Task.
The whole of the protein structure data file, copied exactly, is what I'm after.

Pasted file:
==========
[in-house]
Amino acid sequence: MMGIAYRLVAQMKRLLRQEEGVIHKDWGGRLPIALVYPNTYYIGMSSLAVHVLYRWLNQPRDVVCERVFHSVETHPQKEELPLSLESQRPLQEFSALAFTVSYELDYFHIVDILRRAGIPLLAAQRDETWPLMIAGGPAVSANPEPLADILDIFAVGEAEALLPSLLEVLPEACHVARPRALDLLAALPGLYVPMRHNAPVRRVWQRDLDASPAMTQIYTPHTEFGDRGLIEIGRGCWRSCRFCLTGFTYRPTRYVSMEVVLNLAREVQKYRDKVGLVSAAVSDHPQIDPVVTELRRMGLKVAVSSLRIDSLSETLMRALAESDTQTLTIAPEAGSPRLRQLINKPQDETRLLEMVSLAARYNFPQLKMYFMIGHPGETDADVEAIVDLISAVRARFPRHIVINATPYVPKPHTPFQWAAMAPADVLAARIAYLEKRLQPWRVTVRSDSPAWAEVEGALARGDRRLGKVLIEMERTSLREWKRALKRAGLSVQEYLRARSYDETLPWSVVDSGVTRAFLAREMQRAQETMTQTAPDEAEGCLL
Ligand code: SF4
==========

[in-house]
Amino acid sequence: MMGIAYRLVAQMKRLLRQEEGVIHKDWGGRLPIALVYPNTYYIGMSSLAVHVLYRWLNQPRDVVCERVFHSVETHPQKEELPLSLESQRPLQEFSALAFTVSYELDYFHIVDILRRAGIPLLAAQRDETWPLMIAGGPAVSANPEPLADILDIFAVGEAEALLPSLLEVLPEACHVARPRALDLLAALPGLYVPMRHNAPVRRVWQRDLDASPAMTQIYTPHTEFGDRGLIEIGRGCWRSCRFCLTGFTYRPTRYVSMEVVLNLAREVQKYRDKVGLVSAAVSDHPQIDPVVTELRRMGLKVAVSSLRIDSLSETLMRALAESDTQTLTIAPEAGSPRLRQLINKPQDETRLLEMVSLAARYNFPQLKMYFMIGHPGETDADVEAIVDLISAVRARFPRHIVINATPYVPKPHTPFQWAAMAPADVLAARIAYLEKRLQPWRVTVRSDSPAWAEVEGALARGDRRLGKVLIEMERTSLREWKRALKRAGLSVQEYLRARSYDETLPWSVVDSGVTRAFLAREMQRAQETMTQTAPDEAEGCLL
Ligand code: SF4